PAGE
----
Friday, February 08, 2008

More on the Ray Bradbury 1950 parody of Lovecraft

OK, here's a special treat, a special Lovecraft parody by Ray Bradbury. The background story as I've been able to piece together (with some help by my antiquarian Horror Mall pal Jimster on the ice cream portion) is thus.
In 1944 Donald Wandrei published the memorial, "The Dweller In Darkness" under Arkham House imprint in the book Marginalia, which I have; pp. 362-369. If you read that narrative, and compare it with Bradbury's excerpt, there are some remarkable parallels. Bradbury had a number of sources that would have told him about Lovecraft in the 12 years or so since Lovecraft's death. Virtually all of the eccentric behavior exhibited by Lovecraft in Wandrei's remebrance is paralleled and exagerated to hyperbole by Bradbury. I also note that in 1949, Bradbury let Arkham House publish one of his uncollected Martian stories in the Arkham Sampler (which I am trying to acquire currently, wish me luck). Finally, Jimster found this blurb in Wikipedia of Kuttner, a source he might have used to know more about Lovecraft: Bradbury has said that Kuttner actually wrote the last 300 words of Bradbury's first horror story, "The Candle" (Weird Tales, November 1942). Bradbury has referred to Kuttner as a neglected master and a "pomegranate writer: popping with seeds -- full of ideas".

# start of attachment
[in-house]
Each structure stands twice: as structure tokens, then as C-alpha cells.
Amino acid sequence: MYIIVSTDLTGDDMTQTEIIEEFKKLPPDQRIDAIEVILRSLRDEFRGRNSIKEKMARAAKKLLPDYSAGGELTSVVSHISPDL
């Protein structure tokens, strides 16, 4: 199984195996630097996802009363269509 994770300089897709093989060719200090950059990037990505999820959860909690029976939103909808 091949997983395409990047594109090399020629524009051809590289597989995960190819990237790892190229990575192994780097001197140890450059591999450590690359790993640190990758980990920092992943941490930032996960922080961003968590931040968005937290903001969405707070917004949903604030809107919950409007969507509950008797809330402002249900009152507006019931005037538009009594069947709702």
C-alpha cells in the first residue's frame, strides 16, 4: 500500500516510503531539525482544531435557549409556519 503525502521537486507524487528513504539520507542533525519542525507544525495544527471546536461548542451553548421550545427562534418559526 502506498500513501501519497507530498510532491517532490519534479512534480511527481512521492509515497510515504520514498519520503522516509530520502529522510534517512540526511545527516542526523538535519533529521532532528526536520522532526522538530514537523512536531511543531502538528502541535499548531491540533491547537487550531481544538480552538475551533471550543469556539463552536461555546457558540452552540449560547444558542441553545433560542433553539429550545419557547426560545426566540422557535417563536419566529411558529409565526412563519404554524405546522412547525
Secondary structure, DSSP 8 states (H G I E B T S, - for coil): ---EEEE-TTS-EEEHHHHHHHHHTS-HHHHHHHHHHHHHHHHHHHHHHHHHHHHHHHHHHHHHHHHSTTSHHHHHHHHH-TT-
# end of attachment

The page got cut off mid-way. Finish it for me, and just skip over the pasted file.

We have already discussed the ice cream incident Wandrei witnessed in a blog post yesterday. (There were at least two trips to Maxfield's in two years). Wandrei states in The Dweller in the Darkness, "His conversation was of astonishing erudition ... had a dry sense of humor ... he talked the way the Eighteenth Century Gentleman wrote ... though it was afternoon, the windows were all closed and the curtains lowered ... one shaded electric bulb threw a weak cone of light upon a desk and chair ...". Wandrei states that HPL says, "I can not tolerate seafood in any form ... I have hated fish and feared the sea and everything connected to it since I was two years old ...", and, "the hotter the day, the better I feel. It is cold I can not endure."